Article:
1. complete a body of novel research (dissertation).
  2. publish at minimum one 1st author manuscript.
  3. write and defend a doctoral dissertation that is acceptable by the dissertation committee and School of Interdisciplinary Graduate Studies.

Student Support

An IPIBS Fellowship will provide stipend support for the first 23 months. Support after the first 23 months is the responsibility of the individual student's dissertation advisor. Students are also encouraged to seek extramural support.

Guidance for the Student

The Director of the Biochemistry and Molecular Genetics Graduate Program will serve as the first year advisor to all incoming graduate students until a disserta­tion advisor (mentor) is selected. During the first year, all students will meet with all available faculty to discuss research projects and complete a minimum of two laboratory rotations to help select a lab and mentor  After completion of lab rotations and before beginning the second year, the student will select a mentor, subject to the approval of the Graduate Executive Committee and the department Chair.

All required classes should be taken before the end of the student’s second year and must be completed before taking the Ph.D. Qualifying Exam (QE).   Upon successful completion of all coursework the student will move into MS candidacy.  The format of the QE requires the student to write and orally defend a NIH-style grant proposal on a topic different from their own research.  The purpose of this exam is to evaluate the student's assimilation of the fundamental principles of biochemistry and molecular biology and their ability to interpret literature, independently develop a research plan, integrate material from the graduate curriculum, write clearly, organize a proposal, and orally defend their ideas.  After successful completion of the QE, the student will be awarded a MS degree and move into Doctoral candidacy.  A Dissertation Committee will be formed which will serve as the Reading Committee and Examining Committee. This Committee will consist of the mentor, three other faculty of the Department of Biochemistry and Molecular Genetics (at least three of the Committee members must be primary faculty in the Department), and one member outside of the Department, and must be approved by the Graduate Executive Committee.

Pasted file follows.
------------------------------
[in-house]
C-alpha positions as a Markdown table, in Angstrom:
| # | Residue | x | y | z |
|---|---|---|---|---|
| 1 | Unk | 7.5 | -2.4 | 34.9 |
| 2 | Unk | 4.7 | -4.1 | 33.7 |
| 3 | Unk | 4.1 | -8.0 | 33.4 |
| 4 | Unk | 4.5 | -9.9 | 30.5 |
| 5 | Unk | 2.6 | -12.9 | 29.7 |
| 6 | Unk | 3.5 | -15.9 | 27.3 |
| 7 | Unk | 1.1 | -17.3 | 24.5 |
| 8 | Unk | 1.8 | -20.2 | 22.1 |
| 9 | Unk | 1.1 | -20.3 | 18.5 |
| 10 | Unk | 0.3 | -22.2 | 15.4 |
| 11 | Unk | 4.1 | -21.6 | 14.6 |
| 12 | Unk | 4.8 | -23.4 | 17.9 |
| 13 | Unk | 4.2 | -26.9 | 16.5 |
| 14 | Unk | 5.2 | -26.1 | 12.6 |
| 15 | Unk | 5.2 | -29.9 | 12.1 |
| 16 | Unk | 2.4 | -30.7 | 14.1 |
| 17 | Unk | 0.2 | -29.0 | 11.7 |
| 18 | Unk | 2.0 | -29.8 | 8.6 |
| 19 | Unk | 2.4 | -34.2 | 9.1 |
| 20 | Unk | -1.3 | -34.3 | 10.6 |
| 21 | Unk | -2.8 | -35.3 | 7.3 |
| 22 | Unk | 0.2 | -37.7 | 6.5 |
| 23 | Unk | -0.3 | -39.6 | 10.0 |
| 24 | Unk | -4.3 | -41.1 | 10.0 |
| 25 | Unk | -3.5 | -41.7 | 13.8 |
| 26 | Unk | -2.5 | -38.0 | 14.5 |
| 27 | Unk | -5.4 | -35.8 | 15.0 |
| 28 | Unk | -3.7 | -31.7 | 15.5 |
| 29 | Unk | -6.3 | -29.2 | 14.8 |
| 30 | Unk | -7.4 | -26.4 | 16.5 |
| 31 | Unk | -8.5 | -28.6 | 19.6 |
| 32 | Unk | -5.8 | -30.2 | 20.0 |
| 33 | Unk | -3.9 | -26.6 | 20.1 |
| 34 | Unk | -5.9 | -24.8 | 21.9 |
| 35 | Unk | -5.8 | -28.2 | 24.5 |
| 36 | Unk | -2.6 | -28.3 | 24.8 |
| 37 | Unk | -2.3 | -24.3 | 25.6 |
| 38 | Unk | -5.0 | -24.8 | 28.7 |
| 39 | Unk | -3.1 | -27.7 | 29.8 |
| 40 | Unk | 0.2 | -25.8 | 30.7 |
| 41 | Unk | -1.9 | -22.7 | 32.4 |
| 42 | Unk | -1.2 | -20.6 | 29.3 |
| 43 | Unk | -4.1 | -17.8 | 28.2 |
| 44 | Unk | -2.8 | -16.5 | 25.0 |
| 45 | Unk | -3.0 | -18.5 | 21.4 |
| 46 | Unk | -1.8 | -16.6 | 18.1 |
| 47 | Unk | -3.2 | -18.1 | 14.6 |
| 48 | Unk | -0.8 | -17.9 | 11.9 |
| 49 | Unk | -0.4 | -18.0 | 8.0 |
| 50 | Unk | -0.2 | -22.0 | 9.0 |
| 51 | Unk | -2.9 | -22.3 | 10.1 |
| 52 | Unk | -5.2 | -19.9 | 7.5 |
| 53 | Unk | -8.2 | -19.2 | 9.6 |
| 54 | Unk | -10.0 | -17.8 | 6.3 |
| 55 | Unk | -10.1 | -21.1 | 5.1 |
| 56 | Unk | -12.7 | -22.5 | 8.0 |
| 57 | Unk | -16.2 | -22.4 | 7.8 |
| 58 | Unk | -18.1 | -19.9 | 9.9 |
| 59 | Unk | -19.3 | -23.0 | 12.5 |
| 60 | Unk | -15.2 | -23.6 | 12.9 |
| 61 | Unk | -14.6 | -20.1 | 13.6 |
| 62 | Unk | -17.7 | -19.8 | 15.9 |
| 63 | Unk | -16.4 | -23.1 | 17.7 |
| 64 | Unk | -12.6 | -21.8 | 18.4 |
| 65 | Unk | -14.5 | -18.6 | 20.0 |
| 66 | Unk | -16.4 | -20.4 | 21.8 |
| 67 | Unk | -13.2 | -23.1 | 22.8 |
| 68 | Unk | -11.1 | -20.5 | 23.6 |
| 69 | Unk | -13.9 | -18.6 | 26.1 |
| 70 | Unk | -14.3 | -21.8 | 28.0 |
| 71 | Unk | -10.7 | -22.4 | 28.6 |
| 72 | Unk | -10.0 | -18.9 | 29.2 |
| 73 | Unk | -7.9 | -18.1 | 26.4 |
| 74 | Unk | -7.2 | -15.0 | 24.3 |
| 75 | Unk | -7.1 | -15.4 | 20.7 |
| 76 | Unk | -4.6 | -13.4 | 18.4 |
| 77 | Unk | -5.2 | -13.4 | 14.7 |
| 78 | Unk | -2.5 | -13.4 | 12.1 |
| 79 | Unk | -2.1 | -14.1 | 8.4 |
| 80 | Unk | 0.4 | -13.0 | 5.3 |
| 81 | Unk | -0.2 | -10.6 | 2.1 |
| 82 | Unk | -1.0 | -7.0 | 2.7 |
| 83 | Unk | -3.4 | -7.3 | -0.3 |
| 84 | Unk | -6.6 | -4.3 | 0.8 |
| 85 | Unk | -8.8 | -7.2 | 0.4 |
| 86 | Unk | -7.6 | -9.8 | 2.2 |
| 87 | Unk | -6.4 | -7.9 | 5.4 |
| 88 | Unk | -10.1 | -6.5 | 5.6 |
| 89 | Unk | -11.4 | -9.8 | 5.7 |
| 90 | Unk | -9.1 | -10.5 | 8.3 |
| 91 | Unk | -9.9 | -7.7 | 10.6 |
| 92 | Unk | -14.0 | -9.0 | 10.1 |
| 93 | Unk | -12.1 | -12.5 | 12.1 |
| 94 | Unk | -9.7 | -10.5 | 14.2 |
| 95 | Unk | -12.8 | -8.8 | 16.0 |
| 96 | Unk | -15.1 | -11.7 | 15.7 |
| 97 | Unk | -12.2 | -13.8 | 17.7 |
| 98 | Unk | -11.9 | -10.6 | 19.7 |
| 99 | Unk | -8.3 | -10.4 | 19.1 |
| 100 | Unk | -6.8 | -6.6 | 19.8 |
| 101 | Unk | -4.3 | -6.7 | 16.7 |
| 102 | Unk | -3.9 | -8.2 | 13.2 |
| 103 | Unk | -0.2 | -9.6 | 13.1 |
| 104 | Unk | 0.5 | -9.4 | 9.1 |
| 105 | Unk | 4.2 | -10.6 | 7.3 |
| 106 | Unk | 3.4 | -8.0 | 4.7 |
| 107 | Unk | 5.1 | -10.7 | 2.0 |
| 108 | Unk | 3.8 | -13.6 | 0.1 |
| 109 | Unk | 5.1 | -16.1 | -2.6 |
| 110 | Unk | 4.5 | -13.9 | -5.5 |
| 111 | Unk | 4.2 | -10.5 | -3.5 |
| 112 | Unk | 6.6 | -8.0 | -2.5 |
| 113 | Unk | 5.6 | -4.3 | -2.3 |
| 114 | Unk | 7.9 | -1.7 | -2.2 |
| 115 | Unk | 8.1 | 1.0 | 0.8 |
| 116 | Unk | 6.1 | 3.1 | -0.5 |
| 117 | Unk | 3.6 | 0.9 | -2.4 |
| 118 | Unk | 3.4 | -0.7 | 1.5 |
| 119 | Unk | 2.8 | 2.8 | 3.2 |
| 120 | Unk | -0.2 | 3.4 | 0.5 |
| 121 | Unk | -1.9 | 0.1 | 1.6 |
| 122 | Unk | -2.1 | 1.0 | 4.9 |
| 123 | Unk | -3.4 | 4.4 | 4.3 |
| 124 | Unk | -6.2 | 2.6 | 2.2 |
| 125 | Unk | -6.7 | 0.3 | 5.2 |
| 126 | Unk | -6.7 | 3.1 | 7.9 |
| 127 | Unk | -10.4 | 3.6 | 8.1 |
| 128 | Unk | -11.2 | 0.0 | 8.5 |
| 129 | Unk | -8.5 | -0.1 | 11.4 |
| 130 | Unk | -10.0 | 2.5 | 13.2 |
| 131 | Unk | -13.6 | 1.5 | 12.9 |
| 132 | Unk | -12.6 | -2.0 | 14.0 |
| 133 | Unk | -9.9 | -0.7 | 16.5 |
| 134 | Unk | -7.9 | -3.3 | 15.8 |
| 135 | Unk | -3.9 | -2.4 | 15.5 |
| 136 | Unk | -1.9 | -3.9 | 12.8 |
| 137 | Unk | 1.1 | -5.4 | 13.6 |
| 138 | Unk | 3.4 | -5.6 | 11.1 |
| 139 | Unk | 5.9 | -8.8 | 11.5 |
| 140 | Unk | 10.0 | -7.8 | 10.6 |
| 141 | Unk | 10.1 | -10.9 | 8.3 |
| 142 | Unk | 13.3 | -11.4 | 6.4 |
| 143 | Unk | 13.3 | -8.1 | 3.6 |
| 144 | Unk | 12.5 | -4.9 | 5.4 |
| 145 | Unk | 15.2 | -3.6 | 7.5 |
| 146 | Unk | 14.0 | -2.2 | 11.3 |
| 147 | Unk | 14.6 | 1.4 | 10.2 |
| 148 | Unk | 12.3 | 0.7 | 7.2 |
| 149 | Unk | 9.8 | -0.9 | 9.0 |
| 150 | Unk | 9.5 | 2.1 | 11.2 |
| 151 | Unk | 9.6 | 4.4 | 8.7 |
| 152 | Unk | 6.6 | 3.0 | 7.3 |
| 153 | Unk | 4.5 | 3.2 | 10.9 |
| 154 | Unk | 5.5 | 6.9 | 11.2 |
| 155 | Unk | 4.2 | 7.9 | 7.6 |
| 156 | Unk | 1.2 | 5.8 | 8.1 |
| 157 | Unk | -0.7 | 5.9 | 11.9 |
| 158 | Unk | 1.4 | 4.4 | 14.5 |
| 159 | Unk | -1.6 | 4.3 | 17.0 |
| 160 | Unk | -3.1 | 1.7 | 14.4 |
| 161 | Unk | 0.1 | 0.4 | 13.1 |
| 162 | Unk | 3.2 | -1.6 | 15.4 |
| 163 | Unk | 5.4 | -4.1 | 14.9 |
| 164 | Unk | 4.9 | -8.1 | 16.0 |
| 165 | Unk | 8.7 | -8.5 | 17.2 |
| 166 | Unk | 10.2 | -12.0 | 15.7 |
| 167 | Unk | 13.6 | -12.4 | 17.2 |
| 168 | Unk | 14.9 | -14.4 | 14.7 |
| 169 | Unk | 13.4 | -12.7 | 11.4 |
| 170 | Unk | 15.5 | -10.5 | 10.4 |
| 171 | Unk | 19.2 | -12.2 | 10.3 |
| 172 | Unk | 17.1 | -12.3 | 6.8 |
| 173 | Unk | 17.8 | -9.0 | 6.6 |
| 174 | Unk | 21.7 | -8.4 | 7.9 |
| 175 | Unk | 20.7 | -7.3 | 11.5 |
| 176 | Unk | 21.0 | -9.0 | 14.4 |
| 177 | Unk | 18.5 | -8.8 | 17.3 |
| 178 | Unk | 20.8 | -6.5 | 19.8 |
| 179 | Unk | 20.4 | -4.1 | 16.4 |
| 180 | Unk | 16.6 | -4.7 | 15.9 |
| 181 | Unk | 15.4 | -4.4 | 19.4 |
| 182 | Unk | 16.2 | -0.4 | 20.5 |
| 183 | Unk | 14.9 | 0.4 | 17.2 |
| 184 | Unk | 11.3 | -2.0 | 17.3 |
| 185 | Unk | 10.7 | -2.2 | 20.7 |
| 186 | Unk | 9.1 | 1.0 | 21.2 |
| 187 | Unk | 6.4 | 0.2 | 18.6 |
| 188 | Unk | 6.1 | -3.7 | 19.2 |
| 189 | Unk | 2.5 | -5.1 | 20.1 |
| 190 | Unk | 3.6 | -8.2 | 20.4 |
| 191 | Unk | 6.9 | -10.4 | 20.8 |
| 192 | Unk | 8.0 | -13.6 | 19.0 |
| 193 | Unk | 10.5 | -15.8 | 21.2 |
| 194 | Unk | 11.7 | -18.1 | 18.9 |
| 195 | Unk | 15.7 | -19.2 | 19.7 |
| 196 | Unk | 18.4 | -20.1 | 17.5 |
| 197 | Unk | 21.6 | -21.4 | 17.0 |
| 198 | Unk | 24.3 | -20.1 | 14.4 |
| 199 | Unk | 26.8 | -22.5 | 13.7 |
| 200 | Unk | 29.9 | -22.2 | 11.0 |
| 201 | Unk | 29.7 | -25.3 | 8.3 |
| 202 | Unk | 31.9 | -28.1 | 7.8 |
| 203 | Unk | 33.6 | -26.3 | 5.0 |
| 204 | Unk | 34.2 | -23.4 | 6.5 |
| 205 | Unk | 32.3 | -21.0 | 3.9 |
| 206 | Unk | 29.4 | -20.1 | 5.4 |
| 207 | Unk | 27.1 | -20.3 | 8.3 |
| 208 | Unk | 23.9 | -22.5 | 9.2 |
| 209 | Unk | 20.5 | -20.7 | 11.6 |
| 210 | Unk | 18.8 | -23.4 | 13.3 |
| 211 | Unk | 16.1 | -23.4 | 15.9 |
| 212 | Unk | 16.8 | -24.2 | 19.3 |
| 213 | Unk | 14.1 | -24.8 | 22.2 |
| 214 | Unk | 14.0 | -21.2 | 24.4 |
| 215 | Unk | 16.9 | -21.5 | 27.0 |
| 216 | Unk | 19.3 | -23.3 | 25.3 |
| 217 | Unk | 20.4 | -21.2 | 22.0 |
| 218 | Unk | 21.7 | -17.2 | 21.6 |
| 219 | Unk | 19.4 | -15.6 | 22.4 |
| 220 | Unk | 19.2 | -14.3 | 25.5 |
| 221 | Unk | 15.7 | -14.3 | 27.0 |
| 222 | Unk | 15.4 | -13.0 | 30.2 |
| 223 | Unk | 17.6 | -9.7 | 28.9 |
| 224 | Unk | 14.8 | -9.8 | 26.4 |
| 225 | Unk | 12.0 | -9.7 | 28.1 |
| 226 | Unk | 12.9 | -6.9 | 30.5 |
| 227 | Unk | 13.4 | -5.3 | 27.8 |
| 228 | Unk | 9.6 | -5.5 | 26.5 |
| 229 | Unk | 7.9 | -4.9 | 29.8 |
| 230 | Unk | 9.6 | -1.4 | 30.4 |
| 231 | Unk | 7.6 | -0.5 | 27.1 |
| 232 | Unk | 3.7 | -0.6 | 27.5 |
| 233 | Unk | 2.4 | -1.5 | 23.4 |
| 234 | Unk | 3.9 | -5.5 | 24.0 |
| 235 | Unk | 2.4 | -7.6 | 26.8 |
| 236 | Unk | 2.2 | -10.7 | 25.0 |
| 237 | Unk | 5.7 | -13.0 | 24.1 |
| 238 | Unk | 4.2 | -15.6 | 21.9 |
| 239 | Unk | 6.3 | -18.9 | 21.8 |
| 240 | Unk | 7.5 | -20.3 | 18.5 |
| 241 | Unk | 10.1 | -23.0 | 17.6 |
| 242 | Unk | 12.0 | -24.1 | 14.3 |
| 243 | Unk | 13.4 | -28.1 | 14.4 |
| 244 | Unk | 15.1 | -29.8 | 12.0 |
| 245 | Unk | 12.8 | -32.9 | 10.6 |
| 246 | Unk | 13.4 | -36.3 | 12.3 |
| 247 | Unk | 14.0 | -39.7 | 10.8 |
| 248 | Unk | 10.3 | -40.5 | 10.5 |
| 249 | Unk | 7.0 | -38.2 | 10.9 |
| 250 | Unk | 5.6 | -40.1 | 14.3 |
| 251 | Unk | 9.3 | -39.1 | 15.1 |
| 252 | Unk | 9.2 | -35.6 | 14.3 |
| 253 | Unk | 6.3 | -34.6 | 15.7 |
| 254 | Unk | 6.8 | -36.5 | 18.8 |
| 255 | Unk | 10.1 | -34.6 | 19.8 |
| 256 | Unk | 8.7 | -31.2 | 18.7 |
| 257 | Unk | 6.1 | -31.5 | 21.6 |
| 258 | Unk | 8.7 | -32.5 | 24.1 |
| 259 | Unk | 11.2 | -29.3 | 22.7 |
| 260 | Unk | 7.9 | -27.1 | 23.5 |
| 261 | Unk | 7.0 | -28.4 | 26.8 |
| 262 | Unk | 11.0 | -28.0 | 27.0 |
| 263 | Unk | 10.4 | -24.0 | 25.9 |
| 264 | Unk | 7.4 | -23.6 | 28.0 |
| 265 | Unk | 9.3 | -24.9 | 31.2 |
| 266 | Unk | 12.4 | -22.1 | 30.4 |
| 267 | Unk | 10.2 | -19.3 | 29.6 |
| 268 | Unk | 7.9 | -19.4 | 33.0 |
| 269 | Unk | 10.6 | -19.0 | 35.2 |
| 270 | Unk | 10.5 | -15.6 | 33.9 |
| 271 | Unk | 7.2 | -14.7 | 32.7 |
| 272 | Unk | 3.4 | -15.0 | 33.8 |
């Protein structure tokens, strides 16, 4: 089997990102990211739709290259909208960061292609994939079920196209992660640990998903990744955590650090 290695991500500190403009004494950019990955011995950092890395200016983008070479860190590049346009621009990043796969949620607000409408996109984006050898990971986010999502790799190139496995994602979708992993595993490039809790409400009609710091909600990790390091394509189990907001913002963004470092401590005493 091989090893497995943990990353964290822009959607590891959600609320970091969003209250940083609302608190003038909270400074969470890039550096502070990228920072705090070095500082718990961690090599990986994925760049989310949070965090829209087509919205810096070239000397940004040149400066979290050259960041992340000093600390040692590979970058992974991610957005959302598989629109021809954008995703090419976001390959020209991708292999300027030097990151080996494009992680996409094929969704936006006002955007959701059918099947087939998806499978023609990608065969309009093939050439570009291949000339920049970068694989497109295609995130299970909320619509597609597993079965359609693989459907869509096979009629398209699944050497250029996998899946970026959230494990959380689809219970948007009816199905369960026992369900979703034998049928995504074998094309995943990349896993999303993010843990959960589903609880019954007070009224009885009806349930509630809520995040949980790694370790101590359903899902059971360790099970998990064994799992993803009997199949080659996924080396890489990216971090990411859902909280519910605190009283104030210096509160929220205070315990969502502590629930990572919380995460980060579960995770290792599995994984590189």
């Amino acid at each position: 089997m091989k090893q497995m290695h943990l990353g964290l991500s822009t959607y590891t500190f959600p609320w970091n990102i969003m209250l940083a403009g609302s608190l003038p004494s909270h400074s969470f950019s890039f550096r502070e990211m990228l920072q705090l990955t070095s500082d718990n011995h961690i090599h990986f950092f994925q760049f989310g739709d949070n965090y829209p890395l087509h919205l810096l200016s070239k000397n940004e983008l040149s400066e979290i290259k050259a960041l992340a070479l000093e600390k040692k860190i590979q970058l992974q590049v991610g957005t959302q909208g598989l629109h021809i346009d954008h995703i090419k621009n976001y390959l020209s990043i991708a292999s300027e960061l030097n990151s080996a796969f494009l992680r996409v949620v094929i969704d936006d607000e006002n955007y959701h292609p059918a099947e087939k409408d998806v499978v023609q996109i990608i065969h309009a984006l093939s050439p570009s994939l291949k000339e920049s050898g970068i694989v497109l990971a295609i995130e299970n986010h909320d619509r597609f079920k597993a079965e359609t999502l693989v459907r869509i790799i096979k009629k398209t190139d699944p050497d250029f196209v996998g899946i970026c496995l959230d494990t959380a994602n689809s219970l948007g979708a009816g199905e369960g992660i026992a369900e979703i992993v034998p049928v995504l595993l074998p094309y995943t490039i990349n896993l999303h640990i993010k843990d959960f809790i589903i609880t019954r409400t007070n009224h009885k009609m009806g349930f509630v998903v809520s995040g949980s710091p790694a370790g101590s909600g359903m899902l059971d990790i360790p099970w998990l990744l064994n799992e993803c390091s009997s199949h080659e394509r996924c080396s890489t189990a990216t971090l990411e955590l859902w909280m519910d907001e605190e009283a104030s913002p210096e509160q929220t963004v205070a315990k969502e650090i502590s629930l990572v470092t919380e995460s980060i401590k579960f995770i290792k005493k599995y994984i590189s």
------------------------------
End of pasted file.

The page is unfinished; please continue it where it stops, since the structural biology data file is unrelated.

Each student must give an annual presentation to the department.  In year 1 this is a short lab rotation report, years 2 and 3 a formal seminar, and years 3 and beyond a research conference.  In years 3 and beyond the student must have an annual meeting with his/her Dissertation Committee. This meeting may occur immediately after the student presents his or her annual research conference. After each meeting, the mentor will complete the Annual Progress Report and provide copies to the Committee members, the student and the Director of the Biochemistry and Molecular Genetics Graduate Program.  To remain in good standing in the program the report from the mentor and Dissertation Committee must reflect satisfactory progress towards the degree.



Curriculum


Timeline to Ph.D. degree      
Year 1 Fall      
Required Courses  Title Hours Other Requirements Electives 
BIOC 645 Biochemistry I 4 Student Journal Club